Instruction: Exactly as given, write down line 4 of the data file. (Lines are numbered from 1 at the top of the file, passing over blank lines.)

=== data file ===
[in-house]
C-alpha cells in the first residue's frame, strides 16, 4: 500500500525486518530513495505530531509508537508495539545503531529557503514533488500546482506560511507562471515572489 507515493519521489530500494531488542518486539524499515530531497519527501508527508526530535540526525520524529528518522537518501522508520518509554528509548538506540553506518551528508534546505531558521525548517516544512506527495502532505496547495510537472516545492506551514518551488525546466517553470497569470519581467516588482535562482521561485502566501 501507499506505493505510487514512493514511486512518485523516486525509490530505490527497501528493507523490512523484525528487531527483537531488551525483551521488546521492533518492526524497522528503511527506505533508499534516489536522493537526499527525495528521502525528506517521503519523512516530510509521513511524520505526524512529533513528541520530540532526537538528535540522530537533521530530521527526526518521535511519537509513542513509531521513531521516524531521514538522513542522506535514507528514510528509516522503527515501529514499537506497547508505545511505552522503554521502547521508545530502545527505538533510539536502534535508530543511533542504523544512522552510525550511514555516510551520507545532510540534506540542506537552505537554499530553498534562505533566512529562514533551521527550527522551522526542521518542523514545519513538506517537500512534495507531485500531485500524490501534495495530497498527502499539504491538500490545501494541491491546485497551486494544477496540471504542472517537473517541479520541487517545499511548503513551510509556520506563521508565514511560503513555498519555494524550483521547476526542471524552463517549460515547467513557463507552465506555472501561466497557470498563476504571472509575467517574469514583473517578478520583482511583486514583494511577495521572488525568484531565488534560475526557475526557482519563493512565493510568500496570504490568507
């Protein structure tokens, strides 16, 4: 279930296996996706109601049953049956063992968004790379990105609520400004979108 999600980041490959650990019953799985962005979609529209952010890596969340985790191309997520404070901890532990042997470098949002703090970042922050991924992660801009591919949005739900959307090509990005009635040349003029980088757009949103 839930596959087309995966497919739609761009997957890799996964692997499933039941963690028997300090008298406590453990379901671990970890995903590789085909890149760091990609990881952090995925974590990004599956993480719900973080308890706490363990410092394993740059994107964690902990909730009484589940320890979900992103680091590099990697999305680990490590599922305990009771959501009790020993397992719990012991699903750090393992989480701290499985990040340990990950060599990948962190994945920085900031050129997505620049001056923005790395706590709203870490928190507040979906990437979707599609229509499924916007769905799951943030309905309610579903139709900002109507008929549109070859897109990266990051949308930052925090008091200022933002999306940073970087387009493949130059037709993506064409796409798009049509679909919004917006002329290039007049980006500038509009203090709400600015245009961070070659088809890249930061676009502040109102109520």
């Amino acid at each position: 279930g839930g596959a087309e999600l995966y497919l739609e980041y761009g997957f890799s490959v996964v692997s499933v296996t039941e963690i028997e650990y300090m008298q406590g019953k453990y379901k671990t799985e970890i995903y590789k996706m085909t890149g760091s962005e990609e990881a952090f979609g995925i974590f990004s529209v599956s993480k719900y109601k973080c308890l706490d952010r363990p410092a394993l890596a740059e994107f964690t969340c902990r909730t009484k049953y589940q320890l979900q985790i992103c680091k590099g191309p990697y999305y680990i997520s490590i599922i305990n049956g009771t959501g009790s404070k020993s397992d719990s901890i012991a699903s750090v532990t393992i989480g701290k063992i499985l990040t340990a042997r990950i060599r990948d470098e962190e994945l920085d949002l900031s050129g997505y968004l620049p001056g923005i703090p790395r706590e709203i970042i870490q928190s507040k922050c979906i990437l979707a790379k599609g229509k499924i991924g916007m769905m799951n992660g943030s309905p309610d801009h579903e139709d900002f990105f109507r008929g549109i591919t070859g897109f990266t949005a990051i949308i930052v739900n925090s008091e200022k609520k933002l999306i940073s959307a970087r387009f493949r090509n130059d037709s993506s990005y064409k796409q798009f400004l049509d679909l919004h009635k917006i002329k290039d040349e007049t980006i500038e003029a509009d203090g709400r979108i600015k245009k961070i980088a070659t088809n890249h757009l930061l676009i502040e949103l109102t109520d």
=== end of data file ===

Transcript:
């Amino acid at each position: 279930g839930g596959a087309e999600l995966y497919l739609e980041y761009g997957f890799s490959v996964v692997s499933v296996t039941e963690i028997e650990y300090m008298q406590g019953k453990y379901k671990t799985e970890i995903y590789k996706m085909t890149g760091s962005e990609e990881a952090f979609g995925i974590f990004s529209v599956s993480k719900y109601k973080c308890l706490d952010r363990p410092a394993l890596a740059e994107f964690t969340c902990r909730t009484k049953y589940q320890l979900q985790i992103c680091k590099g191309p990697y999305y680990i997520s490590i599922i305990n049956g009771t959501g009790s404070k020993s397992d719990s901890i012991a699903s750090v532990t393992i989480g701290k063992i499985l990040t340990a042997r990950i060599r990948d470098e962190e994945l920085d949002l900031s050129g997505y968004l620049p001056g923005i703090p790395r706590e709203i970042i870490q928190s507040k922050c979906i990437l979707a790379k599609g229509k499924i991924g916007m769905m799951n992660g943030s309905p309610d801009h579903e139709d900002f990105f109507r008929g549109i591919t070859g897109f990266t949005a990051i949308i930052v739900n925090s008091e200022k609520k933002l999306i940073s959307a970087r387009f493949r090509n130059d037709s993506s990005y064409k796409q798009f400004l049509d679909l919004h009635k917006i002329k290039d040349e007049t980006i500038e003029a509009d203090g709400r979108i600015k245009k961070i980088a070659t088809n890249h757009l930061l676009i502040e949103l109102t109520d």